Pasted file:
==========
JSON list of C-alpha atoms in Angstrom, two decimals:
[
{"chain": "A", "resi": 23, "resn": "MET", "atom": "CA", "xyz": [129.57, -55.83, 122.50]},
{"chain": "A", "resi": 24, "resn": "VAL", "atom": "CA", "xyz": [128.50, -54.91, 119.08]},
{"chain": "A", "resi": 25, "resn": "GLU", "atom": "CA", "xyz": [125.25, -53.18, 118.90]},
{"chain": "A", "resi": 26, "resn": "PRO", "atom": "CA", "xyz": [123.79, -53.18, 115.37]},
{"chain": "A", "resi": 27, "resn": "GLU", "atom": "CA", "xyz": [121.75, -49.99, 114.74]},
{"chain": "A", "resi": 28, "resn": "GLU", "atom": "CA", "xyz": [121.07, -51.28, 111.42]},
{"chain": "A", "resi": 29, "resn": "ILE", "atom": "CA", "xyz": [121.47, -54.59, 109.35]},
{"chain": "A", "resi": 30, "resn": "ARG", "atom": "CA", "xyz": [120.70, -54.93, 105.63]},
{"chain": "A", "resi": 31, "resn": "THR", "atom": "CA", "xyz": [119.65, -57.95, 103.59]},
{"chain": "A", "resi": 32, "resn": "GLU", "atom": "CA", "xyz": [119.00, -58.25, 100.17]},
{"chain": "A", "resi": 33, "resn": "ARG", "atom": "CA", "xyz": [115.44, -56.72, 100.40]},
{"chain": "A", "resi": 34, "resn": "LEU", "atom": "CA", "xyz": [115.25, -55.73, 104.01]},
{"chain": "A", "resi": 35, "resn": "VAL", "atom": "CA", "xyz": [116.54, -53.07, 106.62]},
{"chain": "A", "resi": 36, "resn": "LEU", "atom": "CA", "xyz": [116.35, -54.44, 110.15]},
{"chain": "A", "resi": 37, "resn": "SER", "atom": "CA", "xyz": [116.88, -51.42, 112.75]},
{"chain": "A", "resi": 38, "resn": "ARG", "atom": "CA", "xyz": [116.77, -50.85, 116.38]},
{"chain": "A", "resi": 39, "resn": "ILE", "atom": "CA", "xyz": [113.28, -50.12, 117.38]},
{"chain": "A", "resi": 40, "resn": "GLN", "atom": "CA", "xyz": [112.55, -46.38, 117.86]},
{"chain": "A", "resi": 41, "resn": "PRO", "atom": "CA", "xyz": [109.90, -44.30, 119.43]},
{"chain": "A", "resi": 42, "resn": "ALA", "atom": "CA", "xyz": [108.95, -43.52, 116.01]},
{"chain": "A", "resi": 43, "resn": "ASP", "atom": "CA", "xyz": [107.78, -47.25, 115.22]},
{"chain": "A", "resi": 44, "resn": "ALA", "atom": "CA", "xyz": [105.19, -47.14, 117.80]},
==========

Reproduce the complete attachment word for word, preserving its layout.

JSON list of C-alpha atoms in Angstrom, two decimals:
[
{"chain": "A", "resi": 23, "resn": "MET", "atom": "CA", "xyz": [129.57, -55.83, 122.50]},
{"chain": "A", "resi": 24, "resn": "VAL", "atom": "CA", "xyz": [128.50, -54.91, 119.08]},
{"chain": "A", "resi": 25, "resn": "GLU", "atom": "CA", "xyz": [125.25, -53.18, 118.90]},
{"chain": "A", "resi": 26, "resn": "PRO", "atom": "CA", "xyz": [123.79, -53.18, 115.37]},
{"chain": "A", "resi": 27, "resn": "GLU", "atom": "CA", "xyz": [121.75, -49.99, 114.74]},
{"chain": "A", "resi": 28, "resn": "GLU", "atom": "CA", "xyz": [121.07, -51.28, 111.42]},
{"chain": "A", "resi": 29, "resn": "ILE", "atom": "CA", "xyz": [121.47, -54.59, 109.35]},
{"chain": "A", "resi": 30, "resn": "ARG", "atom": "CA", "xyz": [120.70, -54.93, 105.63]},
{"chain": "A", "resi": 31, "resn": "THR", "atom": "CA", "xyz": [119.65, -57.95, 103.59]},
{"chain": "A", "resi": 32, "resn": "GLU", "atom": "CA", "xyz": [119.00, -58.25, 100.17]},
{"chain": "A", "resi": 33, "resn": "ARG", "atom": "CA", "xyz": [115.44, -56.72, 100.40]},
{"chain": "A", "resi": 34, "resn": "LEU", "atom": "CA", "xyz": [115.25, -55.73, 104.01]},
{"chain": "A", "resi": 35, "resn": "VAL", "atom": "CA", "xyz": [116.54, -53.07, 106.62]},
{"chain": "A", "resi": 36, "resn": "LEU", "atom": "CA", "xyz": [116.35, -54.44, 110.15]},
{"chain": "A", "resi": 37, "resn": "SER", "atom": "CA", "xyz": [116.88, -51.42, 112.75]},
{"chain": "A", "resi": 38, "resn": "ARG", "atom": "CA", "xyz": [116.77, -50.85, 116.38]},
{"chain": "A", "resi": 39, "resn": "ILE", "atom": "CA", "xyz": [113.28, -50.12, 117.38]},
{"chain": "A", "resi": 40, "resn": "GLN", "atom": "CA", "xyz": [112.55, -46.38, 117.86]},
{"chain": "A", "resi": 41, "resn": "PRO", "atom": "CA", "xyz": [109.90, -44.30, 119.43]},
{"chain": "A", "resi": 42, "resn": "ALA", "atom": "CA", "xyz": [108.95, -43.52, 116.01]},
{"chain": "A", "resi": 43, "resn": "ASP", "atom": "CA", "xyz": [107.78, -47.25, 115.22]},
{"chain": "A", "resi": 44, "resn": "ALA", "atom": "CA", "xyz": [105.19, -47.14, 117.80]},